The first breakthrough in explosives was done independently by a couple of European professors in 1845 and 1846. It was discovered by them that the action of concentrated nitric acid on natural cellulose fibers ( usually common cotton) was to rearrange the atoms and add oxygen and nitrogen molecules to the cellulose. Called nitration. On ignition the cellulose nitrates separate explosively into carbon monoxide,
dioxide, hydrogen, nitrogen and steam. These gases expand to a much greater volume than the solid nitrocellulose. And the action releases considerable heat which further increases the volume of gases. Unfortunately the reaction was uncontrollable and unpredictable so for a while nitrocellulose (also called pyrocellulose, gun cotton) was only used in explosives. About 1870, celluloid was invented. It was an early plastic and was a break through in controlling the burning rate of nitrocellulose. That is something isn't it. First came plastic and then came gunpowder. Now you can say paper, plastic or gunpowder and be correct. Of course the clerk at the check out will not have the foggiest idea what you are talking about. It took 14 years later before the French chemist Vieille, applied this discovery to manuracturing smokeless powder. This propelled France to the top of the military heap. And had the other countries scambling to catch up. He found that nitrated cellulose fibers could be colloided into a gelatinous substance with a mixture of alcohol and ether (don't try this at home laddies) It then was rolled into thin sheets (does this sound familiar "corning") cut into flakes and then the solvents evaporated. The dried flakes were strong, elastic and most important burned only on the surface at a much slower rate than the untreated material. This was the final basic development that made modern smokeless propellents possible.
Later discoveries that the buring rate could be controlled by the granule shape and by the addition of additives and coatings that functioned as a sort of temporary fire proofing of the powder granule and further slowed its burning rate. One unexpected benefit from the deterrents was that they reduced the flame temperature of the burning powder and thereby reduced barrel erosion and gave longer barrel life.
There is more to the gunpowder story as the saga is not over yet. The invention of double base powders and substitute black powders are chapters in themselves. I have always been interested in guns and to learn their history and beyond is a added pleasure and appreciation of their uniqueness.  Hope you enjoyed this history lesson.
Sarge
 
Reloading tips:
I am sure most of you have some idea of how to reload. If not then get a good reloading manual and read the thing until you get to the loading table. That should get you started.
But as an old reloader I have learned a few things along the way.
Let us assume you are starting with a single position press.
This is the way I do it:
1.   Clean all cases.
       a. If you have a vibrator bowl type case polisher    
           you can just dump them in and turn it on but I
           like to go through them and check for rocks,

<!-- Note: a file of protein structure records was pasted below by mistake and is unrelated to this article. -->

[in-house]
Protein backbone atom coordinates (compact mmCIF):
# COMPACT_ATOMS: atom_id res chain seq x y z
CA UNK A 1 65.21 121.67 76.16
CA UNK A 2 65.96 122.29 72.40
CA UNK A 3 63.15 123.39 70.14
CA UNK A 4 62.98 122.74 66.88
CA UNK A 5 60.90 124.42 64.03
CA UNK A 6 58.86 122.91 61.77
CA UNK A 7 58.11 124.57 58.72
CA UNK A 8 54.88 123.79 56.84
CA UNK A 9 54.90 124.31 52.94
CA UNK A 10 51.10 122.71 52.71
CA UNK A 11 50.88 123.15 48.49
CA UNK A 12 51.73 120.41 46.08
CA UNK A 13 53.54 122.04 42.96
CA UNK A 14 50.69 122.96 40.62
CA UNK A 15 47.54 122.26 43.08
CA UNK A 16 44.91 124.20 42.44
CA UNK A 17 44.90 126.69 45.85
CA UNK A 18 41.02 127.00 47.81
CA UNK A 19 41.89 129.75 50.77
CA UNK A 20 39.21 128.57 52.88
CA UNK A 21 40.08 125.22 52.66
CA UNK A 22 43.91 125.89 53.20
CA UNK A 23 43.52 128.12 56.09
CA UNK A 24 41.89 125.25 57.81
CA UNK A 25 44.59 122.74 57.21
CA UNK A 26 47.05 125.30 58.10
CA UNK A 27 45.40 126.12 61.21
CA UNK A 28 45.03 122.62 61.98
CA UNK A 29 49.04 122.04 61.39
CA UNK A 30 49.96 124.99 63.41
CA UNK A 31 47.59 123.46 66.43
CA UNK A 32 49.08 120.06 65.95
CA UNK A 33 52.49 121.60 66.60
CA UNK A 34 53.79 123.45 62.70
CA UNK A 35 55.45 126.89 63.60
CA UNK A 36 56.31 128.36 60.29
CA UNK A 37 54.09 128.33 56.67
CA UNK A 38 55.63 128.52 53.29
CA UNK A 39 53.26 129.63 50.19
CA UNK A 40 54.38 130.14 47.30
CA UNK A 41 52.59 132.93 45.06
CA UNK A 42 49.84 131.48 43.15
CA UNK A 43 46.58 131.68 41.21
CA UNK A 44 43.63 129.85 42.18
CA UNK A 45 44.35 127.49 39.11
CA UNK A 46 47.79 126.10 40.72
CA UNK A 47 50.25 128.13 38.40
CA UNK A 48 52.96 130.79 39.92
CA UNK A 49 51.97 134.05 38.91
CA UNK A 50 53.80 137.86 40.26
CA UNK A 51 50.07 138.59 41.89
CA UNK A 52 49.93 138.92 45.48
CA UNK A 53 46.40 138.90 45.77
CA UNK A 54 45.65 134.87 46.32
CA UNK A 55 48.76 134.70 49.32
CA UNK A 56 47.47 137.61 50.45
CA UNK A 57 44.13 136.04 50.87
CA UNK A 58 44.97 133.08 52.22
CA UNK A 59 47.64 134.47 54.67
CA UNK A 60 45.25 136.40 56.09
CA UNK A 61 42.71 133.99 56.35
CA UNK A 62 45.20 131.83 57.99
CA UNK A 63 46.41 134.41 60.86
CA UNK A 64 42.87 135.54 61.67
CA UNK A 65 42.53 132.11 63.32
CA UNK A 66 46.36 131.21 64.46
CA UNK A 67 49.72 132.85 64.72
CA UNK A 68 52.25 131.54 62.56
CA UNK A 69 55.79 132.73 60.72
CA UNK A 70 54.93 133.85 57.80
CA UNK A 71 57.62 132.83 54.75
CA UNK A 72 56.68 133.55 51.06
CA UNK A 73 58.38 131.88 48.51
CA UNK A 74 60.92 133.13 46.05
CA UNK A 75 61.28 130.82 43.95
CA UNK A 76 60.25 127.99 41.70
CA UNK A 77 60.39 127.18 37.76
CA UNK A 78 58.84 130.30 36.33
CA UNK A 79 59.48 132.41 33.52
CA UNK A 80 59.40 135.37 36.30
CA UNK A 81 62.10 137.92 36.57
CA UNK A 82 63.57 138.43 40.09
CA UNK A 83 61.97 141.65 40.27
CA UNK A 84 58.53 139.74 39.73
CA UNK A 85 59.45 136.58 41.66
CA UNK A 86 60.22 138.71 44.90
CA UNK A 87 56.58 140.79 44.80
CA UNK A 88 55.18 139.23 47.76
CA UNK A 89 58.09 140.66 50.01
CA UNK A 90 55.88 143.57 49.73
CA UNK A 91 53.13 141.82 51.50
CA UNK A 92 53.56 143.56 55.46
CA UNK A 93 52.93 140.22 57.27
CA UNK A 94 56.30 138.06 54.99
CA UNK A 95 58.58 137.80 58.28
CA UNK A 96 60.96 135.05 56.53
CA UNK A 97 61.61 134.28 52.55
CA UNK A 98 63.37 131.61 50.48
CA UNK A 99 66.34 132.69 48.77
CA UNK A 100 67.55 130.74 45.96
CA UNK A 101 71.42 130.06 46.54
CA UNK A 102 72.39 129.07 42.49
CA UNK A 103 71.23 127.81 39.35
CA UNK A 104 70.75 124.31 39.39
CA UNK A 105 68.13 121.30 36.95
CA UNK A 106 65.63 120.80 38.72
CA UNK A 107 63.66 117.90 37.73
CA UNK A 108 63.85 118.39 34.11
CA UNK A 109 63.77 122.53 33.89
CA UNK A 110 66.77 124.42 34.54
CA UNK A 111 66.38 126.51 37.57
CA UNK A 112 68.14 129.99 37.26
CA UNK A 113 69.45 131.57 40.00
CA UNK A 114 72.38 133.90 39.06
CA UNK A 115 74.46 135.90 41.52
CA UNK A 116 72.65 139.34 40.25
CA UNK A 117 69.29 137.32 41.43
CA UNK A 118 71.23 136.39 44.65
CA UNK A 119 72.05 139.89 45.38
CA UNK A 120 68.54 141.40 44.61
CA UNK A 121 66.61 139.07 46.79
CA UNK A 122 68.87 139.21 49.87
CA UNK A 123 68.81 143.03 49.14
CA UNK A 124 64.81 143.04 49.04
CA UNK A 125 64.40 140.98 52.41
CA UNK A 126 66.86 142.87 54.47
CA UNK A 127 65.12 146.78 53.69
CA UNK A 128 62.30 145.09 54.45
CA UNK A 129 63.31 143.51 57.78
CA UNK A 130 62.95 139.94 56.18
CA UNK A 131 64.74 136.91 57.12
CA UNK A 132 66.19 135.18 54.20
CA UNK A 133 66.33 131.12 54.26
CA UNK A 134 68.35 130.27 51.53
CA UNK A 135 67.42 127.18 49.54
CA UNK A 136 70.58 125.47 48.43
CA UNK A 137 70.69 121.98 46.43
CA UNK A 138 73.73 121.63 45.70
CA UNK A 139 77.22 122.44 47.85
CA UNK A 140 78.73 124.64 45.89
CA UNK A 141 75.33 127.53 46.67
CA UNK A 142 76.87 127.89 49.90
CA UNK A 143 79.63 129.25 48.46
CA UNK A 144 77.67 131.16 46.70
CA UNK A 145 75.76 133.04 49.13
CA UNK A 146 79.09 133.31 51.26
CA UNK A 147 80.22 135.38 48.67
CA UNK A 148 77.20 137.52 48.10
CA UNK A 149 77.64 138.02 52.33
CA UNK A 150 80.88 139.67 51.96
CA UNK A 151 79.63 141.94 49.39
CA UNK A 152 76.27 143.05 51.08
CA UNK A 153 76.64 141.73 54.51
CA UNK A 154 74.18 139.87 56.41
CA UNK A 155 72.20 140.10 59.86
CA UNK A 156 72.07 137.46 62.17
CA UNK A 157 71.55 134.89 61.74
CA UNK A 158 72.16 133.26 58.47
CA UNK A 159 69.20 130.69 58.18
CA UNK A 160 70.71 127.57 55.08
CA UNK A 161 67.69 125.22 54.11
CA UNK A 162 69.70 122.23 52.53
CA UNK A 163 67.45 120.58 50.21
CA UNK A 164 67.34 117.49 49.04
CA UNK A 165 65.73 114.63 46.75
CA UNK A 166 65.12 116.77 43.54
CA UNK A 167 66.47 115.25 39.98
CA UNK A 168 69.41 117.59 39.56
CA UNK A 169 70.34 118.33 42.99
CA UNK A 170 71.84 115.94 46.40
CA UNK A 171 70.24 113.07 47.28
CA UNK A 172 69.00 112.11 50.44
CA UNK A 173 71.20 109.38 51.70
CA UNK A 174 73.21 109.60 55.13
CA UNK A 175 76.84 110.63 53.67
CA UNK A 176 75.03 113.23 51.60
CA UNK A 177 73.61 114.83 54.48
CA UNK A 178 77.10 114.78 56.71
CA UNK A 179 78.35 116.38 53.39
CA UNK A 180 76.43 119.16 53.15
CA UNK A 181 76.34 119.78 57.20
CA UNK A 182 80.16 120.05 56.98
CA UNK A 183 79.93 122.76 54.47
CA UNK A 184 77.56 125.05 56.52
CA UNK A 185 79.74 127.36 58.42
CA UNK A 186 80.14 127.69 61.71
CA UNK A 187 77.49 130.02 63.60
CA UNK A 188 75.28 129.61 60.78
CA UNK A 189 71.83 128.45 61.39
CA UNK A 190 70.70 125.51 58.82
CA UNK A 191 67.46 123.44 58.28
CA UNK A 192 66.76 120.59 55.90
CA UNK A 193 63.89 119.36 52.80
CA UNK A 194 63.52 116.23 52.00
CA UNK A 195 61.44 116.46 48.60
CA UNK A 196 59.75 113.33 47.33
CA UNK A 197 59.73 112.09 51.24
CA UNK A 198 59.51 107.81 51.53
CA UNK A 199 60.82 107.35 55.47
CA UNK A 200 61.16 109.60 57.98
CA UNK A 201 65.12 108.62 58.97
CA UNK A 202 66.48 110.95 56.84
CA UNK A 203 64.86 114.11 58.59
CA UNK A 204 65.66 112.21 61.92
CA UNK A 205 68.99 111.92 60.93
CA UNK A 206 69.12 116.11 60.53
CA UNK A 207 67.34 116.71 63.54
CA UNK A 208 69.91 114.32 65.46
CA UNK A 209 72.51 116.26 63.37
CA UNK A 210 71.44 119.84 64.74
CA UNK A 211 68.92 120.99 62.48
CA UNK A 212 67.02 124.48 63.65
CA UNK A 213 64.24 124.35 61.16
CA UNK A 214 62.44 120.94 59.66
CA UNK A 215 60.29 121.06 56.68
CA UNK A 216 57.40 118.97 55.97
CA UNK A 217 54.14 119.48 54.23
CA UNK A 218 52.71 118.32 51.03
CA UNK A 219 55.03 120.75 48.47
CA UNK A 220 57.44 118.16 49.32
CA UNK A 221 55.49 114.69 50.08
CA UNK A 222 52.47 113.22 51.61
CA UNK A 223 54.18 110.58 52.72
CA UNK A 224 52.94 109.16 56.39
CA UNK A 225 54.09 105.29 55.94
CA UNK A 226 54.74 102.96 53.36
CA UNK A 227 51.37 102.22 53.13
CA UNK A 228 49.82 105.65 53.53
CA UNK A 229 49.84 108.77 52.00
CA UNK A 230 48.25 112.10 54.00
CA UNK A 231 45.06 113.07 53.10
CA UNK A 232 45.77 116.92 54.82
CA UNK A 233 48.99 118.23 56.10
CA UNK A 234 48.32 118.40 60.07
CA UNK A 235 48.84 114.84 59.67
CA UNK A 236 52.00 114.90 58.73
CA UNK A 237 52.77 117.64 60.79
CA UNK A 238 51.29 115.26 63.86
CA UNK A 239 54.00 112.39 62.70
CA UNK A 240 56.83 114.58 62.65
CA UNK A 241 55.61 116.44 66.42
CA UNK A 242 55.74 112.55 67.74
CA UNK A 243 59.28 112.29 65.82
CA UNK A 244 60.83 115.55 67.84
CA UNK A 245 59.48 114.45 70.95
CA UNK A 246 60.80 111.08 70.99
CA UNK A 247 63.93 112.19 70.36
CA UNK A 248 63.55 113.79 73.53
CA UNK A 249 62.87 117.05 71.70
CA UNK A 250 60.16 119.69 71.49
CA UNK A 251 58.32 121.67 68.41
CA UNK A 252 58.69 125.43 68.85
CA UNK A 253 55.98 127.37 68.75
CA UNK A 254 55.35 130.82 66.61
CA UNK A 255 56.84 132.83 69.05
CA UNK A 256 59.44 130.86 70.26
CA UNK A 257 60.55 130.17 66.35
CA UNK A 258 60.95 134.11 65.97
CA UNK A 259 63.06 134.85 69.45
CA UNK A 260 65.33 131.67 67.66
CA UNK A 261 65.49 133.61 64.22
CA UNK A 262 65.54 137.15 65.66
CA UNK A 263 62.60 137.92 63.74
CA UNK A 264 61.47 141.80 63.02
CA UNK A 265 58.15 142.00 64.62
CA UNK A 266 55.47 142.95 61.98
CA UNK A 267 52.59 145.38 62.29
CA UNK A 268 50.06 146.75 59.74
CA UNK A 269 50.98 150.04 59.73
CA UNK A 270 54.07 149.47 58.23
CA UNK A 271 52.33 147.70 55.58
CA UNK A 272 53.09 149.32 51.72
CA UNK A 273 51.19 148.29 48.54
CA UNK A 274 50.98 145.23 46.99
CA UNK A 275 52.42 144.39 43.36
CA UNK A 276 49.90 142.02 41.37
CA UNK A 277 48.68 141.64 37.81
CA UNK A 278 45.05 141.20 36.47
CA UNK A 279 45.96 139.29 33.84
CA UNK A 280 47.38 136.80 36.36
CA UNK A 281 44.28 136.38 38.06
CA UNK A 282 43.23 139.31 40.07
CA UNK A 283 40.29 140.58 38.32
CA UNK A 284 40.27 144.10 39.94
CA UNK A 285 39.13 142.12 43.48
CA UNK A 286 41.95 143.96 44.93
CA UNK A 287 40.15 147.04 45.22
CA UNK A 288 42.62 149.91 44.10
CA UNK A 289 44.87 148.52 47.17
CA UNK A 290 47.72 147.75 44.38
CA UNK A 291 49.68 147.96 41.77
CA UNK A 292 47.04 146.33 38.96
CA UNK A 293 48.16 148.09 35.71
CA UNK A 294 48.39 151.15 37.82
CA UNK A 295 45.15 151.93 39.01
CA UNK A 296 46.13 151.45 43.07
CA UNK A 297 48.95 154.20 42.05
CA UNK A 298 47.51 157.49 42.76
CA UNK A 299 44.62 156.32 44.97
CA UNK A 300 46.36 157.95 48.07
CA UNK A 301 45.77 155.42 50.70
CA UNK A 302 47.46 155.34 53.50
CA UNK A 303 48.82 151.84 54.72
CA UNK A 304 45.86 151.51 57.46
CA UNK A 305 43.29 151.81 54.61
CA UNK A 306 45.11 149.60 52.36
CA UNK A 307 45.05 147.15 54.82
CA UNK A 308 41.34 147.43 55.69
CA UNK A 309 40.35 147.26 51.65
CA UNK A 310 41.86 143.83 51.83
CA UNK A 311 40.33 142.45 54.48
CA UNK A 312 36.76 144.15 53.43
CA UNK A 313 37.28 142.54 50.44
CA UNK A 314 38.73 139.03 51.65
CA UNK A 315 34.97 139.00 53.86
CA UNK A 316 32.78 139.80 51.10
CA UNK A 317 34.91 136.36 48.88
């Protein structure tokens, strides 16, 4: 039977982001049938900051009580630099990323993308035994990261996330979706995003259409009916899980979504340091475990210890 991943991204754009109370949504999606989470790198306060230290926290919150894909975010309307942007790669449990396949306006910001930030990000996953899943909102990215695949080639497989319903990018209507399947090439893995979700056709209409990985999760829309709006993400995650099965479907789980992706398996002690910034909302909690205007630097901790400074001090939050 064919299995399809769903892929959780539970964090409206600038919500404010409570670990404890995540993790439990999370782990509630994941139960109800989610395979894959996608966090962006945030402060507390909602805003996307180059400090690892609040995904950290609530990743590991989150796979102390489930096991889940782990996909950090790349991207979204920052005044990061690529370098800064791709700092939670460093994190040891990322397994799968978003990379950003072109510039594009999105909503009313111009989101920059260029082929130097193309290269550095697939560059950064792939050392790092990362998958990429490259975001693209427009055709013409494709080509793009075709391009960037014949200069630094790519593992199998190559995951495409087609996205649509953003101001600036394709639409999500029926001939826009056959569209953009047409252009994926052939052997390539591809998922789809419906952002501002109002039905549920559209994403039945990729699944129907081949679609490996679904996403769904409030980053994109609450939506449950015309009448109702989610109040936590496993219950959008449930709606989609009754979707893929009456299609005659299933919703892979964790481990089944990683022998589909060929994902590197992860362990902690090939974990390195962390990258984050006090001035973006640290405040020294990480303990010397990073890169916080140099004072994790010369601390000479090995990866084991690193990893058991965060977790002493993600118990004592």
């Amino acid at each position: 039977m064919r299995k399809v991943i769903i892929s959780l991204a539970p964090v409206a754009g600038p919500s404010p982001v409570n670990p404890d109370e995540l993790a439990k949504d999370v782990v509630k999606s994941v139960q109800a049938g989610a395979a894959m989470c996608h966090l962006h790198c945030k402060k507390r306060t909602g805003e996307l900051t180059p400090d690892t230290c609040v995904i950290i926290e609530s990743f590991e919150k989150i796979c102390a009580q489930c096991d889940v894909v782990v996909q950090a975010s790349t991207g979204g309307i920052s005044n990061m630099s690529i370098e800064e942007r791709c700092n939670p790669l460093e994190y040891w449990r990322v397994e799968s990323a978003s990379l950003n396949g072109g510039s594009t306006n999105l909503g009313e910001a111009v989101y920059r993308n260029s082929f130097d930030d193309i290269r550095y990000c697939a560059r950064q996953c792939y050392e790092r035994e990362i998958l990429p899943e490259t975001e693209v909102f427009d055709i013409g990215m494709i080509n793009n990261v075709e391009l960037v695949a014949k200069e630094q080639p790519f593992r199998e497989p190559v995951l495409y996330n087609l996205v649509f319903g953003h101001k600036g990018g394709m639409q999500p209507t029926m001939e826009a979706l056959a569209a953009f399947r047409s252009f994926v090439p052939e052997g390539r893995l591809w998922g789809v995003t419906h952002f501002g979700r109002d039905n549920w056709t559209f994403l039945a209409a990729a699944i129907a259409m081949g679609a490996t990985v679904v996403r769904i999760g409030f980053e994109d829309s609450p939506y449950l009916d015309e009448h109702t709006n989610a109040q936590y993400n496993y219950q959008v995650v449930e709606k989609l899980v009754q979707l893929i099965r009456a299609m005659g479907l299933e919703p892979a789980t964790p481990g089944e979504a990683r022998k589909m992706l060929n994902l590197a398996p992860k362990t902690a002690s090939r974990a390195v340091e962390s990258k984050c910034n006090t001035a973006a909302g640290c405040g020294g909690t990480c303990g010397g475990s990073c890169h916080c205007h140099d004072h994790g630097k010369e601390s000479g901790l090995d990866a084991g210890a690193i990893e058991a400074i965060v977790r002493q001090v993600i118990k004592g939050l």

other cases inside the brass, and make sure they
          are all the right caliber case. (.380 cases can
          sneak into the batch of 9 mmL)
      b. If you don't have a brass polisher then the least
          you can do it is put them in very hot water
          and shake them and stir them with some dish
          soap in the mix. Use hot water so they will dry
          faster.
      c. Then for a single station press I size and decap all
          my cases in a batch. My batch is usually about
          500 cases.
      d. Then I expand and flare all the cases if they are
          pistol or straight sided rifle.
      e. Then I Prime all the cases using a hand held
          primer. A hand held prime seater is a necessity.
          And they cost very little. I like the Lee because
          of it's ease of changing shell holders. Then comes the place where I differ from the books and from all the gun writers. They all say you should hold the shell holder block up and fill every empty shell. And then they say, be sure and look into every case to make sure you have not double charged any.
And I say. Why charge all the cases at once and take a chance on double charging them, not to mention the chance of bumping the loading bench or loading block and spilling all the powder. After I have all my cases sized, expanded,primed and ready to load, I just pick one case up at a time and charge with powder, put a bullet in the top, and seat and crimp. The case never leaves my hand from the time I pick it up, charge with powder and seat and crimp the bullet. No double charge is possible. I find that I can go very fast with this last stage of reloading. In an hour or so I can complete the last stage of loading of 500 rounds or so of ammo. You can buy little labels to put on your box of reloads and I urge you to do that. Do not think you can remember what that load was. I have two ways to keep my loads. The first one is a 3x5 card index that I write the load on and file under the cartridge name, the other is a book that has two cartridges per page to write all the information on. And I also write it on the box with stick on labels that are available for a couple of dollars.
Next up on the board I will tell how to work a progressive press (two different types)
Sarge